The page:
Fully Convolutional Neural Networks

Objectives:

  • Load a CNN model pre-trained on ImageNet
  • Transform the network into a Fully Convolutional Network
  • Apply the network perform weak segmentation on images
In [1]:
%matplotlib inline
import numpy as np
from scipy.misc import imread, imresize
import matplotlib.pyplot as plt
In [2]:
# Load a pre-trained ResNet50
# We use include_top = False for now,
# as we'll import output Dense Layer later

from keras.applications.resnet50 import ResNet50
base_model = ResNet50(include_top=False)

print(base_model.output_shape)
Using TensorFlow backend.
(None, None, None, 2048)
In [3]:
# print(base_model.summary())
In [4]:
res5c = base_model.layers[-2]
type(res5c)
Out[4]:
keras.layers.core.Activation
In [5]:
res5c.output_shape
Out[5]:
(None, None, None, 2048)
In [6]:
avg_pool = base_model.layers[-1]
type(avg_pool)
Out[6]:
keras.layers.pooling.AveragePooling2D
In [7]:
avg_pool.pool_size, avg_pool.strides
Out[7]:
((7, 7), (7, 7))
In [8]:
avg_pool.output_shape
Out[8]:
(None, None, None, 2048)

Fully convolutional ResNet

  • Out of the res5c residual block, the resnet outputs a tensor of shape $W \times H \times 2048$.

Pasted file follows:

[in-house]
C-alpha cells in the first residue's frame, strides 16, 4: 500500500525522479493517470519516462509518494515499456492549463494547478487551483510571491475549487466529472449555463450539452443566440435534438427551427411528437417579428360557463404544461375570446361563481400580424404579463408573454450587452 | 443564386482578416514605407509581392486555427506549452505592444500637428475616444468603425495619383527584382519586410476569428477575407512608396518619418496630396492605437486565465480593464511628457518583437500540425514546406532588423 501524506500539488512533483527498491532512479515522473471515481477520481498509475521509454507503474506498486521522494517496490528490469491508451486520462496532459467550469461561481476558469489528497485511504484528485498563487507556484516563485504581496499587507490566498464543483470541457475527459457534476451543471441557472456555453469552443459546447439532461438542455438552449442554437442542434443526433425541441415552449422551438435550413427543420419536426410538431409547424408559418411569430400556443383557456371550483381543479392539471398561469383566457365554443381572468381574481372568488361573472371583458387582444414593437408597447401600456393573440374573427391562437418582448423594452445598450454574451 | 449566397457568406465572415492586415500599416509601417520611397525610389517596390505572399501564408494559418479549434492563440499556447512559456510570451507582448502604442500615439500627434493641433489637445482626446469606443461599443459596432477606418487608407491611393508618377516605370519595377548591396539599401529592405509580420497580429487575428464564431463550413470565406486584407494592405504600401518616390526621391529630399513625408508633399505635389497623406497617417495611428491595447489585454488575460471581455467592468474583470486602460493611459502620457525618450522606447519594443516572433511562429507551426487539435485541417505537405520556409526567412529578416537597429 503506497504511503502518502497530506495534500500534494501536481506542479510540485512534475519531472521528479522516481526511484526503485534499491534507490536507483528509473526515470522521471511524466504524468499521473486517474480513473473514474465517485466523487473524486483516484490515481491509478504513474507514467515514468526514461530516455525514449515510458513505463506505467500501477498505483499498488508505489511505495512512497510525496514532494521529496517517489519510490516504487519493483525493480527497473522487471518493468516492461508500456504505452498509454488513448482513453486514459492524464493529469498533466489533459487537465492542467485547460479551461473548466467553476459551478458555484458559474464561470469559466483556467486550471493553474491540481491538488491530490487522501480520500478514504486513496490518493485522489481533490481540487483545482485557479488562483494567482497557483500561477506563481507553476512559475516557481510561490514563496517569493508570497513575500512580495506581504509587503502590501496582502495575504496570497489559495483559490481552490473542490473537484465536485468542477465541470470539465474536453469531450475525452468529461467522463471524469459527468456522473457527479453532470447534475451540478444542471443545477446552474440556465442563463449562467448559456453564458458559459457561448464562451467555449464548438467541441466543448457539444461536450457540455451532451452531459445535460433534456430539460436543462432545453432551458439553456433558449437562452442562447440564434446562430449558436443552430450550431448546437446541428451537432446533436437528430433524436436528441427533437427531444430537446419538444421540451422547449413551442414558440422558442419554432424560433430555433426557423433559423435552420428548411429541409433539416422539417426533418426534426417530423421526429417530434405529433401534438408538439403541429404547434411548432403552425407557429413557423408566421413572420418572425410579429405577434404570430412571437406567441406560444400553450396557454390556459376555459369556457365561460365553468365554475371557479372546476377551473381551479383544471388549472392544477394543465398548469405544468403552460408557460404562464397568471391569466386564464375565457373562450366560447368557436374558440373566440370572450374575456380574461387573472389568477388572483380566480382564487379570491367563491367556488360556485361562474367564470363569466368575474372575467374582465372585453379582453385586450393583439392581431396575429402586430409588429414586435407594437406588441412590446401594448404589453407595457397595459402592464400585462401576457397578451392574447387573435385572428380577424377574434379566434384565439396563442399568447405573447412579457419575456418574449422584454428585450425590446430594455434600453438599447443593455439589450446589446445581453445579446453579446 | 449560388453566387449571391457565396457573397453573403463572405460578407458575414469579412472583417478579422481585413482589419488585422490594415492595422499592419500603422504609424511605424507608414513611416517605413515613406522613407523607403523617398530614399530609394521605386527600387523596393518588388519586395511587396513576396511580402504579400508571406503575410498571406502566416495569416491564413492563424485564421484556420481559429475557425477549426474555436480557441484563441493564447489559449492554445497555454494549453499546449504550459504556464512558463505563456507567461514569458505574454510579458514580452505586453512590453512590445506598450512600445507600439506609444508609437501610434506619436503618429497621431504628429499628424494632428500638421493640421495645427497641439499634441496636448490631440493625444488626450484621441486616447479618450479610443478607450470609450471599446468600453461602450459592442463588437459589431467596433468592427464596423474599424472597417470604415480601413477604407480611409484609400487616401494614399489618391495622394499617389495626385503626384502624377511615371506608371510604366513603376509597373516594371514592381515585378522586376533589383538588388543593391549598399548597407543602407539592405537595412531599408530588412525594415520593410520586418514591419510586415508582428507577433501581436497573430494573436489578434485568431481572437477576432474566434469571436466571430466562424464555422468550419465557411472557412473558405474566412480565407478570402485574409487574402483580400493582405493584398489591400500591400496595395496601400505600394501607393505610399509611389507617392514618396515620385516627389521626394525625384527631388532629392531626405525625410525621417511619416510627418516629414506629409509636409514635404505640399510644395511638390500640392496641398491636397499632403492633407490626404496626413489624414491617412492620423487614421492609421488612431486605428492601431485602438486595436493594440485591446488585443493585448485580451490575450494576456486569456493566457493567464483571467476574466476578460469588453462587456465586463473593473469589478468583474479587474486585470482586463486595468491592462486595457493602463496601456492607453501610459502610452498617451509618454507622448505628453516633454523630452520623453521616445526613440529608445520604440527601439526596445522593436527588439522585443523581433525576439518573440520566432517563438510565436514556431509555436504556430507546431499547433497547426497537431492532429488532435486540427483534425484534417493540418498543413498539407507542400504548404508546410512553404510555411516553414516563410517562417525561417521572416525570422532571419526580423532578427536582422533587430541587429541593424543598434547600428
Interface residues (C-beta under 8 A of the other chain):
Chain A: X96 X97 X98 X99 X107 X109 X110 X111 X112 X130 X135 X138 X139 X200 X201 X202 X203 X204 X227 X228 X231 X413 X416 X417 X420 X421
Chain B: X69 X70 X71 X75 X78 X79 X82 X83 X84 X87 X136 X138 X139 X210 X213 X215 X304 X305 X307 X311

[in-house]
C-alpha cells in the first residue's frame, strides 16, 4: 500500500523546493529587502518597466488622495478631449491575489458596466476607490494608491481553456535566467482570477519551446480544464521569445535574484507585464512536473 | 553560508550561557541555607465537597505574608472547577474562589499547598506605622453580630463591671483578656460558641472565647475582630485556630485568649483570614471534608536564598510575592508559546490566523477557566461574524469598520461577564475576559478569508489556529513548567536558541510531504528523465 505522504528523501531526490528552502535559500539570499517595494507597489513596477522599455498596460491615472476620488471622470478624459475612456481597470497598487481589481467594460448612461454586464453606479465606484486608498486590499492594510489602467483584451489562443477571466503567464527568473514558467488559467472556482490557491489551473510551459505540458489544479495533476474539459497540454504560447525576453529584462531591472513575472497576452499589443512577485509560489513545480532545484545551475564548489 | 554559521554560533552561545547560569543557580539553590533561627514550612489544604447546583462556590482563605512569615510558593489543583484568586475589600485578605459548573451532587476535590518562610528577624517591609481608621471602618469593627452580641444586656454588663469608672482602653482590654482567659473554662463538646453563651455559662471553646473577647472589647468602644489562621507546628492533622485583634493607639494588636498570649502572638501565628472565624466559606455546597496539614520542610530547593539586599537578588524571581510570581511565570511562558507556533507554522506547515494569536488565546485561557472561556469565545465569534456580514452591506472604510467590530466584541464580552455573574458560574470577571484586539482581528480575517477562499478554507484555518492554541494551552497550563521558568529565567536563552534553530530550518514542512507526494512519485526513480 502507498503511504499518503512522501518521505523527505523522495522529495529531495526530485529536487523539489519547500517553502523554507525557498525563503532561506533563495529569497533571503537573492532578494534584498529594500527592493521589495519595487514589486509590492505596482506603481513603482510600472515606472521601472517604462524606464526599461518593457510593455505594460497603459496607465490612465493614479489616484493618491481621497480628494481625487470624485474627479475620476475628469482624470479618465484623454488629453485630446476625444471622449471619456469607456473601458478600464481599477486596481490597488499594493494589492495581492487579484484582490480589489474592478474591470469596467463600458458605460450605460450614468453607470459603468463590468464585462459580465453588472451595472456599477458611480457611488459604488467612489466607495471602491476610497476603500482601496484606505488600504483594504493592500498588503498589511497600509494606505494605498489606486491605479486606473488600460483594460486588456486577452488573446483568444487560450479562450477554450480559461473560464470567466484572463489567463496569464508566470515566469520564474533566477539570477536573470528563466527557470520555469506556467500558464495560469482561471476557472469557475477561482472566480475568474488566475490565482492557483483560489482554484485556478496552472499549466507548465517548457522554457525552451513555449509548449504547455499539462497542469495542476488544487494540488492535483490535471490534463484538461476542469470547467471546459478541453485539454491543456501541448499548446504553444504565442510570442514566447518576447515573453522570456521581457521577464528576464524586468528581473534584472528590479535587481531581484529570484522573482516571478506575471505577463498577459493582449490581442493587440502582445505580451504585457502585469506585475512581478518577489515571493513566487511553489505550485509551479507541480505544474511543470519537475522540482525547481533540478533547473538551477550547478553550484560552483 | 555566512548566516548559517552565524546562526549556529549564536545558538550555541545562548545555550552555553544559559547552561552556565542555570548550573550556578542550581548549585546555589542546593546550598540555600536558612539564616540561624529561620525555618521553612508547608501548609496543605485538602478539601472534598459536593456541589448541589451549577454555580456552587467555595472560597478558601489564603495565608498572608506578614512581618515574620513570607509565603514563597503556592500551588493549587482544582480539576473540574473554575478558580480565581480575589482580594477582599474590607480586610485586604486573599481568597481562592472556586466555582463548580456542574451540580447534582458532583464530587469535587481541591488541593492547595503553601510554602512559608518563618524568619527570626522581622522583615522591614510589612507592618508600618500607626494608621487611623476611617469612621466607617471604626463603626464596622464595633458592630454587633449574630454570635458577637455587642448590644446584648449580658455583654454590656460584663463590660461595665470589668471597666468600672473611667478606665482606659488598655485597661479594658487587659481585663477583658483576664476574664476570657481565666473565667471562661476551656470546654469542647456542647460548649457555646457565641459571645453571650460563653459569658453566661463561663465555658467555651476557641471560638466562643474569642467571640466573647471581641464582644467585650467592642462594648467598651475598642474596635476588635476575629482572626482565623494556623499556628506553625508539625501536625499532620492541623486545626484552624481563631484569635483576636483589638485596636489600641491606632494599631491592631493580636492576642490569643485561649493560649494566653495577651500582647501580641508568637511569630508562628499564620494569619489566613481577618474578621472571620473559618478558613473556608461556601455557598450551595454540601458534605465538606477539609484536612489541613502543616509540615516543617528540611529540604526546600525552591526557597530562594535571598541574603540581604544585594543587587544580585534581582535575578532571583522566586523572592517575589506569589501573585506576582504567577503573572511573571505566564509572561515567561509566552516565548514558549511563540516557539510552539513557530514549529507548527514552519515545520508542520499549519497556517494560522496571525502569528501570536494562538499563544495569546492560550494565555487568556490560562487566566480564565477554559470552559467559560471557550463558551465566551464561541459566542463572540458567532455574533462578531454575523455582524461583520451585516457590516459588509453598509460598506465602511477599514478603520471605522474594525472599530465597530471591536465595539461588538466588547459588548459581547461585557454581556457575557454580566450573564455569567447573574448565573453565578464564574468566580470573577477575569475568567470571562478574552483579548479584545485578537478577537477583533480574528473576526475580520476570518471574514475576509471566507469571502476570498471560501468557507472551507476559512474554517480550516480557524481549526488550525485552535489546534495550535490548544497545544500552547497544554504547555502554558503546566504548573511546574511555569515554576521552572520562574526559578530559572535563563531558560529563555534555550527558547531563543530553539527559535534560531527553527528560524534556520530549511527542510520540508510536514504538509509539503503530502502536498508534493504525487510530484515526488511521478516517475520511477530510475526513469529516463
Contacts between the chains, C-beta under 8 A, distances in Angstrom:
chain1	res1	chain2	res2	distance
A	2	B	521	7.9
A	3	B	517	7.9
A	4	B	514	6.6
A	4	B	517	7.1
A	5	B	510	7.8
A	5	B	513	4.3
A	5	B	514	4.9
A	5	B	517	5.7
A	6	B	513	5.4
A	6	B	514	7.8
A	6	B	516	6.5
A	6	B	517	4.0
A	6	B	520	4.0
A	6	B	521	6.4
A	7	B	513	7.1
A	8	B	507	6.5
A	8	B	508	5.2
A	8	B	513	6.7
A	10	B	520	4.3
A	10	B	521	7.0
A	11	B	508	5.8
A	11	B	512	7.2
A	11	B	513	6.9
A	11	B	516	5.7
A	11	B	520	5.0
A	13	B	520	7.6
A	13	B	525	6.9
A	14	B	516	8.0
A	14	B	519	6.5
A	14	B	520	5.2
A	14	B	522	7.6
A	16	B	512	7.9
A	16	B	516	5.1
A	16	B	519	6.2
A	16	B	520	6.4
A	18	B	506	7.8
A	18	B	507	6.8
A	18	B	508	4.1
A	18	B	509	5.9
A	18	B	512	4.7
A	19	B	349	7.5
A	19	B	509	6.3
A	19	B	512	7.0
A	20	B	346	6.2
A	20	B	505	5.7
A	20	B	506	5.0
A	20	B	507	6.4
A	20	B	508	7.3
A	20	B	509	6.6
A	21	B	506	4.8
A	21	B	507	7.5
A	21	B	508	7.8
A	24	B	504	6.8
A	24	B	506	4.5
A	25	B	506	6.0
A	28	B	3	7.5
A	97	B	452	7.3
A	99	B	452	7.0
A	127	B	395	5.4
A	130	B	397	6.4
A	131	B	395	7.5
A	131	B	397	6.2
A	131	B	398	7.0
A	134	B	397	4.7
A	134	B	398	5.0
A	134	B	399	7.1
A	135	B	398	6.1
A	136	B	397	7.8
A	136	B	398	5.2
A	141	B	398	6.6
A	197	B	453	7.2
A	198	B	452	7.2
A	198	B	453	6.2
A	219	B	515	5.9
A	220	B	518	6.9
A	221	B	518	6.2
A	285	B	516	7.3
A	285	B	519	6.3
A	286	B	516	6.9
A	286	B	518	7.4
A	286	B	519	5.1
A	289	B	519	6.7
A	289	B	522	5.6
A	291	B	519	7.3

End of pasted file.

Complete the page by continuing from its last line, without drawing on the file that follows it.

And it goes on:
• For the default ImageNet input, $224 \times 224$, the output size is $7 \times 7 \times 2048$
  • After this bloc, the ResNet uses an average pooling AveragePooling2D(pool_size=(7, 7)) with (7, 7) strides which divides by 7 the width and height

Regular ResNet layers

The regular ResNet head after the base model is as follows:

x = base_model.output
x = Flatten()(x)
x = Dense(1000)(x)
x = Softmax()(x)

Here is the full definition of the model: https://github.com/fchollet/keras/blob/master/keras/applications/resnet50.py

Our Version

  • To keep spatial information as much as possible, we will remove the average pooling.
  • We want to retrieve the labels information, which is stored in the Dense layer. We will load these weights afterwards
  • We will change the Dense Layer to a Convolution2D layer to keep spatial information, to output a $W \times H \times 1000$.
  • We can use a kernel size of (1, 1) for that new Convolution2D layer to pass the spatial organization of the previous layer unchanged.
  • We want to apply a softmax only on the last dimension so as to preserve the $W \times H$ spatial information.

A custom Softmax

We build the following Custom Layer to apply a softmax only to the last dimension of a tensor:

In [9]:
import keras
from keras.engine import Layer
import keras.backend as K

# A custom layer in Keras must implement the four following methods:
class SoftmaxMap(Layer):
    # Init function
    def __init__(self, axis=-1, **kwargs):
        self.axis = axis
        super(SoftmaxMap, self).__init__(**kwargs)

    # There's no parameter, so we don't need this one